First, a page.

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Houston Divorce Blog

Fostering relationships between children and noncustodial parents

Your ex is certainly your ex for a reason, but one thing he will never be is an ex-parent. Even if you now have full custody of your children, it is important and beneficial in most situations for your children to maintain and foster a relationship with their noncustodial parent.

Depending on the circumstances of your separation, it may not be easy for you to put your personal feelings aside and encourage your children to maintain a relationship with the other parent. But for the sake of your kids, consider making these efforts:

  • Encourage communication between your children and the other parent, whether through email, phone or other avenues. Part of encouraging this type of communication means not using these calls or communications to pick fights, talk finances or touch upon anything else that might be a bone of contention.  
  • Maintain a united front, even if only in front of your children. Try to include your children’s other parent when parent-teacher conferences and similar situations arise. Seeing that you, too, make the effort to engage with and include the other parent improves the chances that your children will do the same.
  • Share art projects, school photos and other such items with your ex, and encourage your children to do so as well. This also shows your children that the other parent is still of value in their lives.
  • Keep your personal feelings for the other parent just that – personal. Do your children the courtesy of not badmouthing the other parent when the kids are around, or your children may think it is acceptable to do the same.

3 reasons to consider divorce as a senior woman

Most people associate divorce with those who are young, newly married or on a second marriage or higher. While it is true that these demographics have high divorce rates, it is also true that the rates are increasing for those who are older.

The trend, called “gray divorce,” has risen over the years for many reasons. You may be considering ending your long-term marriage but are not sure if it is the right thing to do. The following three reasons may help you decide if you should begin the divorce process.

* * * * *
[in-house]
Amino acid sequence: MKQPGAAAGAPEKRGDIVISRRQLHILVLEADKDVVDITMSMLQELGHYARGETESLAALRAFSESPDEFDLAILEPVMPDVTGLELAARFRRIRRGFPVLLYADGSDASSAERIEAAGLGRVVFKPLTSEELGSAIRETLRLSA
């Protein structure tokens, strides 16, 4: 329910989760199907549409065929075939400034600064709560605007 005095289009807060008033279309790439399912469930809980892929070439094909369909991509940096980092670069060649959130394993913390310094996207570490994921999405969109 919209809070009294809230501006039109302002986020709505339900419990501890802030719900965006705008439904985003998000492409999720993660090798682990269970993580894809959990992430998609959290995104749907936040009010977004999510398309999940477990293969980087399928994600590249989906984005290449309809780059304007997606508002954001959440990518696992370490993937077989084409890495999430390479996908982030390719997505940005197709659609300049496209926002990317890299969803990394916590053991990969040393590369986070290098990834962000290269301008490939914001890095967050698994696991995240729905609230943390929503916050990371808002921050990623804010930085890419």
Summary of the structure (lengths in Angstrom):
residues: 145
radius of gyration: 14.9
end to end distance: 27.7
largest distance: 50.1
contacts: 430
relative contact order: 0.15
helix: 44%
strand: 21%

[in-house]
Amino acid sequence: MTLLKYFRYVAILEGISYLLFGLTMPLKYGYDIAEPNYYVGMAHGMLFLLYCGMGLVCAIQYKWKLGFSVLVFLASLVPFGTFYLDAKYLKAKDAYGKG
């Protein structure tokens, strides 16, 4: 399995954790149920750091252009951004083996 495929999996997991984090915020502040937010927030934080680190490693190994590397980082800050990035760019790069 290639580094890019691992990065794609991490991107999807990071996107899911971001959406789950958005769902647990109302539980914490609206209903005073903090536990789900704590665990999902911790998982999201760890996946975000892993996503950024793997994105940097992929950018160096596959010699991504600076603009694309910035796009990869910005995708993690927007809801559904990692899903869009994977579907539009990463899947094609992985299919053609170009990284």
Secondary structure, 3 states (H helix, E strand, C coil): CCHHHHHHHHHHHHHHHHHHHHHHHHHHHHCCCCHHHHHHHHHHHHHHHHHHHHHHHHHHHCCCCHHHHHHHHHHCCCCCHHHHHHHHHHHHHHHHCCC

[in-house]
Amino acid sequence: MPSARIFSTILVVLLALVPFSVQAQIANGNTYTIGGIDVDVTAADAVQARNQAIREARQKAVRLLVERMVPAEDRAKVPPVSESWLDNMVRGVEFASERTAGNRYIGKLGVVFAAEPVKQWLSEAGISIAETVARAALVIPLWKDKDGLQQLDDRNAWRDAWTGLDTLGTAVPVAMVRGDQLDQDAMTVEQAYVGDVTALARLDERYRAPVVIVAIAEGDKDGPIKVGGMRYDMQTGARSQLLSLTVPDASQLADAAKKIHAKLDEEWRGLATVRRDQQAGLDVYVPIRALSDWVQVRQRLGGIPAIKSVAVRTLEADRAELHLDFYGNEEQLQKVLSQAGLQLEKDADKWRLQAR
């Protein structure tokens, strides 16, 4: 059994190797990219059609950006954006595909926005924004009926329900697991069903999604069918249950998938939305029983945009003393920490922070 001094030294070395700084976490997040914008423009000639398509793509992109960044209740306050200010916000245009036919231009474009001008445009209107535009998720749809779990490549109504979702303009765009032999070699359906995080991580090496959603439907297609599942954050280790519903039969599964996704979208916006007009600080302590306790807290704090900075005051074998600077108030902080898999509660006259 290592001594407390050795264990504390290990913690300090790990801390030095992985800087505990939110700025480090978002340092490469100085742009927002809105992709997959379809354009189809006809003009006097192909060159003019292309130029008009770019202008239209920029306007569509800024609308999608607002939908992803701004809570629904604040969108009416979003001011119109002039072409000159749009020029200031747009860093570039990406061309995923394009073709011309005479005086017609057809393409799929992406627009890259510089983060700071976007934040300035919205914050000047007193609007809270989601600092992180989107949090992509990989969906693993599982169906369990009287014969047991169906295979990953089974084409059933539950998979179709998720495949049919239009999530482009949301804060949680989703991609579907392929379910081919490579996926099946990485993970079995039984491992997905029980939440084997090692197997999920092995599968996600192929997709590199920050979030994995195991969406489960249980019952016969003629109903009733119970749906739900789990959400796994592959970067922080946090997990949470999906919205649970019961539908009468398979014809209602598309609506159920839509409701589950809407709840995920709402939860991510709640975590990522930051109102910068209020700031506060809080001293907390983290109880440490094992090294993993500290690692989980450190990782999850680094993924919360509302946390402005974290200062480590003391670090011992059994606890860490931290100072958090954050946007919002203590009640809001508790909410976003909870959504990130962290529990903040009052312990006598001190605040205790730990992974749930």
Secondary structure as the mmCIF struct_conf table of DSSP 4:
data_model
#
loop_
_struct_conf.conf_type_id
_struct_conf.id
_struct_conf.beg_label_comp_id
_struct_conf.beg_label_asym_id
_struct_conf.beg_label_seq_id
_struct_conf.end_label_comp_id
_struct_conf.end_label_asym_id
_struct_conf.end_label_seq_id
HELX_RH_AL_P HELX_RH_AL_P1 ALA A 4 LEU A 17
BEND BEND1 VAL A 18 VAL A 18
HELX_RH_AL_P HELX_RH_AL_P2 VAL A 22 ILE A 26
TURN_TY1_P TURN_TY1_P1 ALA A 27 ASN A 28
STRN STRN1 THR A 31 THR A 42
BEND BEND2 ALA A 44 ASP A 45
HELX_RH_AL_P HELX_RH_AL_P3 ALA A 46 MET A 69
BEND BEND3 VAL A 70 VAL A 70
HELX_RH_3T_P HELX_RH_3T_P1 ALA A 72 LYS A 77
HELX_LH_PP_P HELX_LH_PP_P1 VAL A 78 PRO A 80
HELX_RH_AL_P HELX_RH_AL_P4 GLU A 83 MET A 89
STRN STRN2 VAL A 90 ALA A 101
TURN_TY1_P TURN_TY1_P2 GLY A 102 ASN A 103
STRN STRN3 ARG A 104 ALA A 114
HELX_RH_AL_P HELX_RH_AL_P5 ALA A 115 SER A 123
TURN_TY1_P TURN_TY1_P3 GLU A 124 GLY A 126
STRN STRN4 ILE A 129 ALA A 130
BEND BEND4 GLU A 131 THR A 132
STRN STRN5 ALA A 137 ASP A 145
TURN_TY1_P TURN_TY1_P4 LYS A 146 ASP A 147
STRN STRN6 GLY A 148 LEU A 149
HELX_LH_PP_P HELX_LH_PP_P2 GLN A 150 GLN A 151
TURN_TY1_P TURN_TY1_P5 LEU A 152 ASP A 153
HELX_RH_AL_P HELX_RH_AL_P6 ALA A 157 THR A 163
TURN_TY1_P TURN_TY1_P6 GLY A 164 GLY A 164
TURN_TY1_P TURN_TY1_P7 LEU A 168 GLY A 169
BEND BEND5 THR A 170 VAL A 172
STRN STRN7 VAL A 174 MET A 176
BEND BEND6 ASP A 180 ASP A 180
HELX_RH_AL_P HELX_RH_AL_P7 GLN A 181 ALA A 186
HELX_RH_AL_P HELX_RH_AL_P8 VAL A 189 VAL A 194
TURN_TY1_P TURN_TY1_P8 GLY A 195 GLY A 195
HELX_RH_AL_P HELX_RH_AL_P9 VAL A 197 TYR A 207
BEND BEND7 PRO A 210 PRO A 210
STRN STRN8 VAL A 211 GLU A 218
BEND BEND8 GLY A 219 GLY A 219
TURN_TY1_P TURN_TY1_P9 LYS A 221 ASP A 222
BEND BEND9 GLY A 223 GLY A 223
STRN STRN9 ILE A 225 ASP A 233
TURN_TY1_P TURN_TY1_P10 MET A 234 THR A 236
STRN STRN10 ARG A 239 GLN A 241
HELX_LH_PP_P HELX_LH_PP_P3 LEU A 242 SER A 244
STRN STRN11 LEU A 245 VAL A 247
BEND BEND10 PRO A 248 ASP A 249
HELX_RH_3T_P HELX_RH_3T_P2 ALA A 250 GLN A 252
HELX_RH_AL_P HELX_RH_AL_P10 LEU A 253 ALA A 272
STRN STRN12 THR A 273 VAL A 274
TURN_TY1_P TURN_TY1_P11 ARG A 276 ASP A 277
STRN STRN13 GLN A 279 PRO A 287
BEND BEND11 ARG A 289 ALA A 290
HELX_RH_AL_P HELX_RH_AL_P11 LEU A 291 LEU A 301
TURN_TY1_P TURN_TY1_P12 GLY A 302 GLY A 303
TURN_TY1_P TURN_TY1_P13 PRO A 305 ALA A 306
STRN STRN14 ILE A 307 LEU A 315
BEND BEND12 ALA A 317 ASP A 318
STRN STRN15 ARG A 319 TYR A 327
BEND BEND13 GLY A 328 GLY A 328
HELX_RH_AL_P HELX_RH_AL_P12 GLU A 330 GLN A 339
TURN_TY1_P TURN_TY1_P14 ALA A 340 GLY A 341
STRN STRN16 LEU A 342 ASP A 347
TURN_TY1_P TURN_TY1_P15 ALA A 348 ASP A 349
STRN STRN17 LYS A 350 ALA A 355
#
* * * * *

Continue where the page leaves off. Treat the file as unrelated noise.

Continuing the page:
How to know if you are ready for a divorce

Getting a divorce can be one of the most frightening things you will ever do. Even seriously considering it takes a lot of courage, let alone actually going through with it. But just because you have decided you want to end your long-term marriage, it does not mean you are ready to begin the process.

There are many things you must consider first or you will make lots of mistakes that can result in unnecessary costs, delays and conflict. Here is how to know when you are truly ready to start your divorce.

Taking charge of your finances before divorce

Most people know that separating your finances forms a crucial part of the divorce process. However, you are likely to encounter problems if you approach your finances with a lack of clarity. Learning about key issues and consulting a knowledgeable attorney can help you stay in good financial shape during and after your divorce. In addition to learning financial skills, taking the following steps can help you during and after your divorce.

The first issue you need to explore is the level of your awareness of family finances. If one spouse manages most of the family's bills and accounts, it can be easy to let things go on that front. You should have access to all bank accounts, investment accounts, credit card statements and all other financial information. You should also stay current on financial activity. Spouses who hide assets frequently begin by making unexplained withdrawals from joint accounts. Tracking activity will allow you to catch any out-of-place activity right away.